Bookkeeping vs. Accounting: What’s the Difference?

Rachel Scava

One of the most common questions we hear from clients is, “What’s the difference between bookkeeping and accounting? Is there a difference at all?” The answer is yes, there’s a big difference. Accountants are able to provide a wider range of financial services. Whereas bookkeepers will strictly focus on entering, storing and recording of financial data.

Although the terms are sometimes used interchangeably because bookkeepers and accountants share common goals, they actually refer to two different kinds of financial services. Let’s dive into key differences.

What is bookkeeping?

Accurate bookkeeping is the cornerstone of any successful company. Bookkeeping refers to the daily recording, storing, and retrieving of financial transactions for your business (in QuickBooks or other software). The most common business transactions include:

  • Purchases
  • Sales
  • Receipts
  • Payments
  • Invoices

In general, bookkeepers are required to have at least 2-4 years of experience or an associate’s degree in the field. Bookkeepers need to focus on accuracy and be fluent in key financial topics. In most cases, the bookkeeper’s work is overseen by an accountant.

Many business owners who aren’t sure which service to choose begin with bookkeeping, and then add on accounting services as their business grows.

What is accounting?

While bookkeeping simply involves recording your business’ financial transactions, accounting services take things a step further and also include interpreting, classifying, analyzing, reporting, and summarizing your financial data.

That means accountants won’t just record your numbers and send you a report—they actually review and analyze everything and tell you what it all means and what you should do with that information. Accountants provide higher-level financial services than bookkeepers.

Depending on your specific needs, accounting services can include things like:

  • Financial statements
  • Classification
  • Bank & credit card reconciliations
  • Analyzing sales data & stats
  • Financial projections
  • Cash flow management
  • Consulting & training
  • And more!

Accountants usually have a degree in accounting or a related financial field, and can also get additional certifications (like a CPA). To become a CPA, an accountant must pass the Uniform Certified Public Accountant exam and have experience as a professional accountant.

Which is right for you?

In general, the larger or more complex your business is, the greater the need for both an expert bookkeeper and a certified accountant. Many smaller businesses begin with bookkeeping services, and then add other accounting services as they grow.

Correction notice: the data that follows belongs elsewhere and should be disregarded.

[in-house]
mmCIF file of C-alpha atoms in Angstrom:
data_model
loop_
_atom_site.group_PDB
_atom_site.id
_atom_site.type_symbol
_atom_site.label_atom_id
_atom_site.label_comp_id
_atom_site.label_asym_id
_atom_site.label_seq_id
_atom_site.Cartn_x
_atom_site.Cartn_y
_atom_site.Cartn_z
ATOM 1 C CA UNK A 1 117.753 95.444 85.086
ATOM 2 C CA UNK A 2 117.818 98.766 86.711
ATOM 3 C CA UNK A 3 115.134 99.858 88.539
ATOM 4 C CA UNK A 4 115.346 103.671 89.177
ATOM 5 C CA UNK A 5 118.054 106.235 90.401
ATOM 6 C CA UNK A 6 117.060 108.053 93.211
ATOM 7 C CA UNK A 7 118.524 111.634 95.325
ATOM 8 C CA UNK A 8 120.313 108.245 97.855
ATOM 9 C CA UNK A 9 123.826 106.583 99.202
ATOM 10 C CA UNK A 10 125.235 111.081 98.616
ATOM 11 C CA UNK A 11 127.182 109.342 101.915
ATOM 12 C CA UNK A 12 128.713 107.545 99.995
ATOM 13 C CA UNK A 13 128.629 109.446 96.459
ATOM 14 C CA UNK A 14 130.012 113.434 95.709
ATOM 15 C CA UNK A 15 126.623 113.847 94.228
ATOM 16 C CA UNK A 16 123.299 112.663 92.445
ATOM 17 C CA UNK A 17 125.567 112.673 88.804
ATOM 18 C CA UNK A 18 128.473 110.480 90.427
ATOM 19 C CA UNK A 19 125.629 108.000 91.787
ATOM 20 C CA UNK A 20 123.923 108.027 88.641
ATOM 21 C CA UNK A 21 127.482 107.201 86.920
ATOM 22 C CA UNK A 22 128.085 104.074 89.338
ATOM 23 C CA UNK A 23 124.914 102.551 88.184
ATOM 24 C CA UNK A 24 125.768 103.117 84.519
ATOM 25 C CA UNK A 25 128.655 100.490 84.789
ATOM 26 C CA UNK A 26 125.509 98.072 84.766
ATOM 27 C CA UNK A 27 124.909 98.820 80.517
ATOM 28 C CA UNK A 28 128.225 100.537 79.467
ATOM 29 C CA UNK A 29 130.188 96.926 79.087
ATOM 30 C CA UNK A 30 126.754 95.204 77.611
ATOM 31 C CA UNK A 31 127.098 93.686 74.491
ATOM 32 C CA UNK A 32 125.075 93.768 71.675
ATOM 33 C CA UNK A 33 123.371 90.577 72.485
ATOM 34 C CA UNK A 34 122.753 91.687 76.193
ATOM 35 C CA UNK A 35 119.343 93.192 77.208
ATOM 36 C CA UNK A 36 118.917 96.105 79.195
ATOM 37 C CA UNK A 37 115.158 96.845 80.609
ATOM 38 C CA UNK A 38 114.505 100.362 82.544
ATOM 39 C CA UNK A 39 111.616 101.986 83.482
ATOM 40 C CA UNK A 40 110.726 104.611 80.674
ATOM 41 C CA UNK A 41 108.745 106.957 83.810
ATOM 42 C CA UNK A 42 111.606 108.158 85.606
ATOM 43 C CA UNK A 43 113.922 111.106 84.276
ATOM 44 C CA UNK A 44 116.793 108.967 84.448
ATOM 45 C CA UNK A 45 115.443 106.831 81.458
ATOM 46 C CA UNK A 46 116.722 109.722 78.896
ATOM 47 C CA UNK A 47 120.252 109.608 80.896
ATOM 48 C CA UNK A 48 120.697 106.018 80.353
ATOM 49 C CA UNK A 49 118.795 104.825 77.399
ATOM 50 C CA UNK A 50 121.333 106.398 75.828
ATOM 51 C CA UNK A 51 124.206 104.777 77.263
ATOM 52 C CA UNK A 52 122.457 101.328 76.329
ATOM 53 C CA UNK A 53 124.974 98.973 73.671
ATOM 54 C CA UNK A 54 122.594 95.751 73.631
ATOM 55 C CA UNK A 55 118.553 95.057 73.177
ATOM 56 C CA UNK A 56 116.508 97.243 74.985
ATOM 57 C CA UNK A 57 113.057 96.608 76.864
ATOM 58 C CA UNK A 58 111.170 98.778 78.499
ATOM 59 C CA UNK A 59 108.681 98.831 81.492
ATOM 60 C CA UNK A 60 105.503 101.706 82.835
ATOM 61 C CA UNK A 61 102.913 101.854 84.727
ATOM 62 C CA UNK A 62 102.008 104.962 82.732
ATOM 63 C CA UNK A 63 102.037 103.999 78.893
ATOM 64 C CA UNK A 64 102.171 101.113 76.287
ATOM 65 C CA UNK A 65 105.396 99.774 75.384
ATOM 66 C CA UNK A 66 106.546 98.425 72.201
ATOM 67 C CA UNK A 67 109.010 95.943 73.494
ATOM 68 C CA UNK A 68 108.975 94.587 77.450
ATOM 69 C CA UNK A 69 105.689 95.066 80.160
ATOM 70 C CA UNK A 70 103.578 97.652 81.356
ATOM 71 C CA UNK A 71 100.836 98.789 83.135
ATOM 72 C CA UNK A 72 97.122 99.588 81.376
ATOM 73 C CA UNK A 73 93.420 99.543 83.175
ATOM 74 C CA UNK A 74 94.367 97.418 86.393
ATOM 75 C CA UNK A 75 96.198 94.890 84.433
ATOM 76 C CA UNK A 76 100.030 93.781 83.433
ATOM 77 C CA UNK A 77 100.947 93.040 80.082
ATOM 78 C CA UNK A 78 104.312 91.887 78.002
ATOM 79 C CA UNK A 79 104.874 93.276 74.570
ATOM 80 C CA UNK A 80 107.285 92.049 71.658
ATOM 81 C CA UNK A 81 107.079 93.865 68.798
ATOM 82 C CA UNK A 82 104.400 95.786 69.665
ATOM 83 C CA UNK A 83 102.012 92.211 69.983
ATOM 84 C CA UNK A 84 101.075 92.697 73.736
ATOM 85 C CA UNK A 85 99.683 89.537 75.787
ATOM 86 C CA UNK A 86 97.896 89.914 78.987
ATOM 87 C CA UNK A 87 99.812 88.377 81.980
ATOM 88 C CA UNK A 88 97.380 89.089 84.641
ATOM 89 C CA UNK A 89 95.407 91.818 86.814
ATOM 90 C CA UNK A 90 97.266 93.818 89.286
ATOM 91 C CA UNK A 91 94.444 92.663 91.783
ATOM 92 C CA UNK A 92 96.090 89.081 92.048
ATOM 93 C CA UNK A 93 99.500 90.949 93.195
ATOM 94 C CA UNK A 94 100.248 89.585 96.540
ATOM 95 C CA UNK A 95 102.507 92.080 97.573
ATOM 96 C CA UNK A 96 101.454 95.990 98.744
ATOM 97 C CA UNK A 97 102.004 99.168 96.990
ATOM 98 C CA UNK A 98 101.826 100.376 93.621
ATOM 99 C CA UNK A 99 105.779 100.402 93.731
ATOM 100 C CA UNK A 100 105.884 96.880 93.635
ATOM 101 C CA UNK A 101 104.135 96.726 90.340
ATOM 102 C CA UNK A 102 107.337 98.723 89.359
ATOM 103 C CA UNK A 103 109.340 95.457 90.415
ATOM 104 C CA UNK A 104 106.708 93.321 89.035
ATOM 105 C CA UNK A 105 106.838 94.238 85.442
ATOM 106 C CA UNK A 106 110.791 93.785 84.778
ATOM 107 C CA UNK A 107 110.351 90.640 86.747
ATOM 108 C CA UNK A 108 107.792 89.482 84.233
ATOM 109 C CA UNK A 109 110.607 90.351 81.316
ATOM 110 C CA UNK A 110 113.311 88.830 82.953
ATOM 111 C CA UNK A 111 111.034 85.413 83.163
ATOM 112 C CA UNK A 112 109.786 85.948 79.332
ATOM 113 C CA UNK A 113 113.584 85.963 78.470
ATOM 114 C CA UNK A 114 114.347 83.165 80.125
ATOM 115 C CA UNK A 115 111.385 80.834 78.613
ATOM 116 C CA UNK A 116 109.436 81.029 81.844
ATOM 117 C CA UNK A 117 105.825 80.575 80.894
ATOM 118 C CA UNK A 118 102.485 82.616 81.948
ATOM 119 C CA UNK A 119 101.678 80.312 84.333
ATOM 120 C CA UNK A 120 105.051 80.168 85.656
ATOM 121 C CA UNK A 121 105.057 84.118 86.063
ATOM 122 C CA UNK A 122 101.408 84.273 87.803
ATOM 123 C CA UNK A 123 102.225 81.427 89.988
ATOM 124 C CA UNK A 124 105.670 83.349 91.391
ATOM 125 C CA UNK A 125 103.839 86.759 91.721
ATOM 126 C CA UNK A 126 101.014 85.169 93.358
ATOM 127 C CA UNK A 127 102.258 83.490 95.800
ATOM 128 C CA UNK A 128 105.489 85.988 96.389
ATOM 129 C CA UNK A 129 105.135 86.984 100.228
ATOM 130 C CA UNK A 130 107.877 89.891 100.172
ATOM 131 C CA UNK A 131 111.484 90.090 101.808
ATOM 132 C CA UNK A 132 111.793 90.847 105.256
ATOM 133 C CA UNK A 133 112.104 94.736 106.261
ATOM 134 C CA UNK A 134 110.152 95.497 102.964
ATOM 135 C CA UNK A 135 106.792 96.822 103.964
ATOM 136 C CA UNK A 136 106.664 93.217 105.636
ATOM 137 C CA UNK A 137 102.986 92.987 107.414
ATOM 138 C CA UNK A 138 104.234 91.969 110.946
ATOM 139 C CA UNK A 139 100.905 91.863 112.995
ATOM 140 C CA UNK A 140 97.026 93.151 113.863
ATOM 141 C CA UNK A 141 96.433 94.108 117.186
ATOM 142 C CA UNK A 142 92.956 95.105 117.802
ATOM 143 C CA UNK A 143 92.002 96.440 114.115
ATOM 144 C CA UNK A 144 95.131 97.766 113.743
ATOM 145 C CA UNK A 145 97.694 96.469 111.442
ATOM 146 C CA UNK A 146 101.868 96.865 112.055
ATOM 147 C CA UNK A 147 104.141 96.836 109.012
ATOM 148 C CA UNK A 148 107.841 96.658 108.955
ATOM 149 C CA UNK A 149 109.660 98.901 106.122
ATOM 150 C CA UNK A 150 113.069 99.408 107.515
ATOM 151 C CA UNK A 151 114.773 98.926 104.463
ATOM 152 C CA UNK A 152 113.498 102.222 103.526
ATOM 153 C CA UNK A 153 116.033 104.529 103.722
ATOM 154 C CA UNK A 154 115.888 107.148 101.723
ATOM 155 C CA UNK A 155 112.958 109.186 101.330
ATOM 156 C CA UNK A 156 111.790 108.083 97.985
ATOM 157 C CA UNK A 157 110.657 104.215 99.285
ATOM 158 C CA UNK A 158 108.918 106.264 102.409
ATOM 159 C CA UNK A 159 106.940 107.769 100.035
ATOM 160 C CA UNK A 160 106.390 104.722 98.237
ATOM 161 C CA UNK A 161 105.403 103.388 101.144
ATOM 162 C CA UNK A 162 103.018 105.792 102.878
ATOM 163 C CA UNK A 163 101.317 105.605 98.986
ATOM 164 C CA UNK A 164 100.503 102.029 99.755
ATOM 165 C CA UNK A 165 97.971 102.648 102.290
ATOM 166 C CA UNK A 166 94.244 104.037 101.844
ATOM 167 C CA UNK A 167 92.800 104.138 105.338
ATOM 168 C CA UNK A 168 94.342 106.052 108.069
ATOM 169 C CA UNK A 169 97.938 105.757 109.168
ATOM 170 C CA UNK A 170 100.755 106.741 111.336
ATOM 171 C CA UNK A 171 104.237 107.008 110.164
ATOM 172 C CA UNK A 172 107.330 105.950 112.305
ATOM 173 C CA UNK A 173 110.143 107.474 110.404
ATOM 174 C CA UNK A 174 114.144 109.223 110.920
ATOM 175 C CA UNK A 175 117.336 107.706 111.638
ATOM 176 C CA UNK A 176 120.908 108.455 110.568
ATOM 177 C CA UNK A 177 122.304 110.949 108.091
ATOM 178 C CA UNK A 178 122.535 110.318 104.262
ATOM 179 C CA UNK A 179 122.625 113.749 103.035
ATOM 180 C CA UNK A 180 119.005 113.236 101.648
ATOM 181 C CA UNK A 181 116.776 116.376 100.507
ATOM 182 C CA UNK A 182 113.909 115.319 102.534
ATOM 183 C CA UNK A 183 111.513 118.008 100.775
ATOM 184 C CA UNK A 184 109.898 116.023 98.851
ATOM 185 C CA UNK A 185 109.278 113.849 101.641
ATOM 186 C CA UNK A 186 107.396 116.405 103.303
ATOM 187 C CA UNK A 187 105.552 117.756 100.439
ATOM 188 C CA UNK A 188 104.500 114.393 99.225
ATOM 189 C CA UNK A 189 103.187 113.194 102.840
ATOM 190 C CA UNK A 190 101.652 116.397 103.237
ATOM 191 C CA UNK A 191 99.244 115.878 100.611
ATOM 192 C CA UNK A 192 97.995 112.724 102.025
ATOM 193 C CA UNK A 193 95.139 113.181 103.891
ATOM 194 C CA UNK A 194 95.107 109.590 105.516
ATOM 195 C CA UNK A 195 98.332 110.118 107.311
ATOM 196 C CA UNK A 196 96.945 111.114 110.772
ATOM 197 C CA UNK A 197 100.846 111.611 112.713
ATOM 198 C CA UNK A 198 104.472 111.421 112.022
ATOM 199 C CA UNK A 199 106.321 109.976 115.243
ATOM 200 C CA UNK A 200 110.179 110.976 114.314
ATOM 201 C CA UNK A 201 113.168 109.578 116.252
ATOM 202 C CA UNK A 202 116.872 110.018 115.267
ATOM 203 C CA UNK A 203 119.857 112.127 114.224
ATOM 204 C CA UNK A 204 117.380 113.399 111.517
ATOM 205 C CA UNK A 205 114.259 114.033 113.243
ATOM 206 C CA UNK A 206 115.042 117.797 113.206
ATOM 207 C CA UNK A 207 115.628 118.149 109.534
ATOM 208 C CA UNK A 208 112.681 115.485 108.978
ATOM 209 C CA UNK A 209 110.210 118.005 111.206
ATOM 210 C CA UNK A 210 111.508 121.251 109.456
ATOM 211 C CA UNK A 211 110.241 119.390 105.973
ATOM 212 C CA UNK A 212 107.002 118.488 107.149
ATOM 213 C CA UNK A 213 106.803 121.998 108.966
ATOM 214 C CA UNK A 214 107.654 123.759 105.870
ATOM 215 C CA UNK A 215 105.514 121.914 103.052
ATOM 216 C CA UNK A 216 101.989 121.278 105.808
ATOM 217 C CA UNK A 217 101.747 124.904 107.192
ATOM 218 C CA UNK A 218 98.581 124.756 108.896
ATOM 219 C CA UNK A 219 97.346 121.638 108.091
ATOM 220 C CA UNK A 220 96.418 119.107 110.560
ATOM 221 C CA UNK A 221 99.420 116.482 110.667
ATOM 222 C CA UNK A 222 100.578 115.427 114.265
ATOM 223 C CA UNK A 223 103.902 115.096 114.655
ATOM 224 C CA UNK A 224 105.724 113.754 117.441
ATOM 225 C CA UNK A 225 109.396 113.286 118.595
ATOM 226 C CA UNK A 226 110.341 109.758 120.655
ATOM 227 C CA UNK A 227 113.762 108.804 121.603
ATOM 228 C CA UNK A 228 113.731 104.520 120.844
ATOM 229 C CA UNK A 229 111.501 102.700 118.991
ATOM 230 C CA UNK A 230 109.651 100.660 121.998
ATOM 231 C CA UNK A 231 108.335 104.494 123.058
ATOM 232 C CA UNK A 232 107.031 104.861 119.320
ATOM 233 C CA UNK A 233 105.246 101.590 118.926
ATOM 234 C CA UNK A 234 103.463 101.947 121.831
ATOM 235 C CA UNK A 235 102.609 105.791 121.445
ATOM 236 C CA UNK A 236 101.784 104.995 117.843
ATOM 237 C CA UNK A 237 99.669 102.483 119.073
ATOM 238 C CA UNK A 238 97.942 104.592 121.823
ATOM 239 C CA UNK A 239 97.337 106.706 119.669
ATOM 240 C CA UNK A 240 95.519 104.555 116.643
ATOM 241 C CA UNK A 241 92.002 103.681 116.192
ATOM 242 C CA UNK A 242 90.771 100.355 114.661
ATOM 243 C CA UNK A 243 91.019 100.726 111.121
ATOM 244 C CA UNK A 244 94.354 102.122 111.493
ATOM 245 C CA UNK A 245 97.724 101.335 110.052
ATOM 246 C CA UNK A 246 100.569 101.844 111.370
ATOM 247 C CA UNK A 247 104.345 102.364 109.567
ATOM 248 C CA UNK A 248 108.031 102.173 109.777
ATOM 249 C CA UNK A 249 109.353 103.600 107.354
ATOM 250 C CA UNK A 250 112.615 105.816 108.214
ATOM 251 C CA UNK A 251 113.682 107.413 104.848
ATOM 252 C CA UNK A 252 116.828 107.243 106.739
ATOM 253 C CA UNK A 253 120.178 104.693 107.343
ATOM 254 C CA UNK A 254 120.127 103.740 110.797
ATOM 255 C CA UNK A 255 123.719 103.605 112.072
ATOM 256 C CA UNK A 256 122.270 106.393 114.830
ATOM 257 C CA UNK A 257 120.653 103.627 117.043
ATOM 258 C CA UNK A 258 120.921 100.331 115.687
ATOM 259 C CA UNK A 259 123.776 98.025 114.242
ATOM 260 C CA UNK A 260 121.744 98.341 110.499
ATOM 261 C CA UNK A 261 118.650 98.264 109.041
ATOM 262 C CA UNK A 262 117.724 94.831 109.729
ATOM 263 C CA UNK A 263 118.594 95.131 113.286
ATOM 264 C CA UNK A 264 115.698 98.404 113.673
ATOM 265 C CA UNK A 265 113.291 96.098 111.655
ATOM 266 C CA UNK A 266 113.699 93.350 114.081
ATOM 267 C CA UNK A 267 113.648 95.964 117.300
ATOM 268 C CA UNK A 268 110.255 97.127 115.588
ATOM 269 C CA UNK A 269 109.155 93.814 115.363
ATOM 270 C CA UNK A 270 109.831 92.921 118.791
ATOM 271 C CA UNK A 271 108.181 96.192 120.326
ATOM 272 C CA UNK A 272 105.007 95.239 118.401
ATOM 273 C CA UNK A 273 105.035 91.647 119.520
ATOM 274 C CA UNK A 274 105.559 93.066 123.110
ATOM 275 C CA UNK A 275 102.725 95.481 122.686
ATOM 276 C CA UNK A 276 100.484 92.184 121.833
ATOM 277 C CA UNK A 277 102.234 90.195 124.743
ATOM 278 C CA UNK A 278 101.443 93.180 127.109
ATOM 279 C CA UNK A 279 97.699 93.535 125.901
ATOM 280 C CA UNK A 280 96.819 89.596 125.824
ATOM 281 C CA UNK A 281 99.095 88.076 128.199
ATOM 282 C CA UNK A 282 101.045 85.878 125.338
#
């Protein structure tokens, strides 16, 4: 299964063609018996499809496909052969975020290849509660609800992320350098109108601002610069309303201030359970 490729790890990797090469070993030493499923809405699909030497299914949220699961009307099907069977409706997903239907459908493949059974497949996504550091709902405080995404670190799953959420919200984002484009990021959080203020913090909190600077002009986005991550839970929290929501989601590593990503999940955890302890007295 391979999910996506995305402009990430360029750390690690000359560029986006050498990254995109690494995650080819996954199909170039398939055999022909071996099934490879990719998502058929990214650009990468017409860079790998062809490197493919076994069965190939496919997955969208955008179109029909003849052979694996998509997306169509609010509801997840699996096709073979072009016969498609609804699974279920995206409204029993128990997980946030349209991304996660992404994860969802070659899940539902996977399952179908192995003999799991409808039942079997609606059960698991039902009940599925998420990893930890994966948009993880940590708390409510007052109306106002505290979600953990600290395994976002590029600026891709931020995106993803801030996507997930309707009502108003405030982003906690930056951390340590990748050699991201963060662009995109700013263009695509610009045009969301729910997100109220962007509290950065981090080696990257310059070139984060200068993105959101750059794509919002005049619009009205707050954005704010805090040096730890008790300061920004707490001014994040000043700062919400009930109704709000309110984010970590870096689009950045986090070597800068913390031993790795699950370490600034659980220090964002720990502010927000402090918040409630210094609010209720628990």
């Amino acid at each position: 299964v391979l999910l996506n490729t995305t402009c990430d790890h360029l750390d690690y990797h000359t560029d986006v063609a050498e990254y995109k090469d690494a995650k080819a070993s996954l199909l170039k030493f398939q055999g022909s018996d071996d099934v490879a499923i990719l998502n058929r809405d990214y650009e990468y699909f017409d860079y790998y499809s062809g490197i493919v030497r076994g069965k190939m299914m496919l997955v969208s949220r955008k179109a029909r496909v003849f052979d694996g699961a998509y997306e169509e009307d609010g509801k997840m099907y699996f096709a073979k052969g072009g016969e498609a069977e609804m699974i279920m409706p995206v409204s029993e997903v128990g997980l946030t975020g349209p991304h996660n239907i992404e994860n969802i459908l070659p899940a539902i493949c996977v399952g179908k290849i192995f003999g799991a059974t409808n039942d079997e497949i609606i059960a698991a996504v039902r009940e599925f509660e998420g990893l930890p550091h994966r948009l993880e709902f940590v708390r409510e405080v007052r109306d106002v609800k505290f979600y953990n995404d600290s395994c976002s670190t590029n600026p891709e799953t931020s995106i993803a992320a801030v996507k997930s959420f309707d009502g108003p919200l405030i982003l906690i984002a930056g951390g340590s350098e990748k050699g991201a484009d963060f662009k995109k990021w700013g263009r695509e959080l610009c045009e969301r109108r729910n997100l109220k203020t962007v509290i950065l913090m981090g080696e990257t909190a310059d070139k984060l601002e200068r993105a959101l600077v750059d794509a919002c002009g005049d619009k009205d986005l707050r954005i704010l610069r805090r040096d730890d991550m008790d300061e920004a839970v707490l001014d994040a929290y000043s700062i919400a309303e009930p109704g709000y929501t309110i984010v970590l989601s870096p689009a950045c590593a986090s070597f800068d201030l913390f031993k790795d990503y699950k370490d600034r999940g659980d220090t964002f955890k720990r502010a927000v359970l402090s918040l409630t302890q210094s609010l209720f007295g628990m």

Bookkeepers and accountants work in tandem to give you a complete financial picture: Bookkeepers look to the past, while accountants look to your financial present and future. Together, they can provide you with the sound financial information and advice you need to make good decisions for your business.

In the end, the most important thing is that someone with experience and expertise is handling your finances—you can’t afford to just wing it! Unless you’re an accountant yourself (and most business owners aren’t), you shouldn’t try to handle your own books or accounting needs. Not only will it eat up your precious time, but without a sound accounting background, it’s easy to get lost amid a sea of paperwork and reports. Ultimately, your business will suffer (not to mention your stress level).


Chris Giorgio, President

Fully Accountable is a full-service accounting and bookkeeping solution that provides all the benefits of an in-house department with none of the overhead. With services like daily feedback, your own CFO, profit & loss analysis, and more, you’ll have the financial information you need to make informed, strategic decisions for your business. To learn more, visit

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Bookkeeping vs. Accounting: What's the Difference? - Fully Accountable
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Bookkeeping vs. Accounting: What's the Difference? - Fully Accountable
Bookkeepers and accountants share common goals, but they are two different kinds of financial services. Learn the difference & which is right for you.
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